Grieving: From the tombstone to tablet - More of us using technology to grieve. We are sharing sorrows on Facebook, obituaries sent through twitter posts, even QR code chips attached to tombstones.
Erik Vaiksnoras knows how difficult it is to cope with death. In 2004, his 27-year-old wife, Julie, died from cardiac arrest.
After Julie's death, Erik wasn't ready to talk publicly about Julie or their son, David. But Erik knew he had to create a way to keep Julie's spirit alive. So he puts his thoughts in cyberspace.
He says, "I can't think of a better way to reach so many people. It's just incredibly accessible.
Erik designed a website, began a blog and even wrote an electronic book not only to honor the love of his life, but to help others handle death. But these new mourning rituals are forcing funeral home owners like Anthony Ripepi to reinvent an industry that's slow to change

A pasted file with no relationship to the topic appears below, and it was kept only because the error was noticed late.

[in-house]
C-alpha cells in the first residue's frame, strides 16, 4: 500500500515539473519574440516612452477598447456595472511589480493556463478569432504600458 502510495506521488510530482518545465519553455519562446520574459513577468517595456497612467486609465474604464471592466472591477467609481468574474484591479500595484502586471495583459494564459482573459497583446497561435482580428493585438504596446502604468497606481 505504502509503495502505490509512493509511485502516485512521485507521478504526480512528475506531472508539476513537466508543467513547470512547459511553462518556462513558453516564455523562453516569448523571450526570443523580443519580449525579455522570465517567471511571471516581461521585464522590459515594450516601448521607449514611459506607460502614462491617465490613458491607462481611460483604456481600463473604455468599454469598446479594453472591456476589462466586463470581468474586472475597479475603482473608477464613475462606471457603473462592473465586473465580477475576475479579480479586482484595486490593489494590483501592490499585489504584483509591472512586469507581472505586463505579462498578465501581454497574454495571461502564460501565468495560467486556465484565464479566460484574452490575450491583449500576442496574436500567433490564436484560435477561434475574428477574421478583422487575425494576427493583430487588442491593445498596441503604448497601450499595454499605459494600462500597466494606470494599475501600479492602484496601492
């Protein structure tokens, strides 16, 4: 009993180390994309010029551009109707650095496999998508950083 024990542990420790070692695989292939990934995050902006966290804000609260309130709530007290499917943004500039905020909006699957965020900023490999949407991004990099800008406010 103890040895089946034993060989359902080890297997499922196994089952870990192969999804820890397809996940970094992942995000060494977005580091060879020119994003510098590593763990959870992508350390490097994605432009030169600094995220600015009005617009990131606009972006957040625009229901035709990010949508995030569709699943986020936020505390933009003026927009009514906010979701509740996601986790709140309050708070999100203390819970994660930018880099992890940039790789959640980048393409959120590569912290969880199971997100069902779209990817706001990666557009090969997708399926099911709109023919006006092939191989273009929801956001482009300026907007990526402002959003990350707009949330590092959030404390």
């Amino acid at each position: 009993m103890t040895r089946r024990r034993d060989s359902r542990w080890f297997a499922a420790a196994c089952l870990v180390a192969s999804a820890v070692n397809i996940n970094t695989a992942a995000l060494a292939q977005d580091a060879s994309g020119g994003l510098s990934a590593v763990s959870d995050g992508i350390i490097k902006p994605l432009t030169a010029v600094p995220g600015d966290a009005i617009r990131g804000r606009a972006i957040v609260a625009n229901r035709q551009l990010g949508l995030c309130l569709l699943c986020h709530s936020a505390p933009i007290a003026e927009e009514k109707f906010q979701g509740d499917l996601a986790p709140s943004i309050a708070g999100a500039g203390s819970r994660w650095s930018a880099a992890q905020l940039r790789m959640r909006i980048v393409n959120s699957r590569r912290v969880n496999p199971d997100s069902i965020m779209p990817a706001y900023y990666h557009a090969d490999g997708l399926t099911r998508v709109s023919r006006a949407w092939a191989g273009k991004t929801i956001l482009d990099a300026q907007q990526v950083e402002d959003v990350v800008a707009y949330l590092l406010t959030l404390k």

Ripepi says, "There may be some criticism from a generation that doesn't understand this."
According to the Pew Research Center, half of Americans own smartphones, making it easy to "virtually attend" funerals.
As Ripepi helps families select coffins for burial, he cautiously offers digital packages starting at $49. And while he knows he needs to be cutting edge, Ripepi also realizes he needs to walk a fine line without being offensive.
Ripepi says, "How people grieve and memorialize an individual that has passed is very personal. It's one of those things that protocol doesn't say it's acceptable to do this and not this because everyone is unique."
Etiquette expert Colleen Harding says as this new grieving culture emerges, many may retreat to a world of "only" online condolences.
Hardy says, "If you live in the vicinity of the service or the funeral home where the wake is being conducted, you need to attend, in support of the family.
Erik agrees, but says the social media world offered him a warm embrace during the darkest days of his grief.
He says, "The comments just blow me away. They've been amazing. And just so many heart-felt moving incredible things." Memories he hopes will become a memorial of life, rather than a sad farewell.
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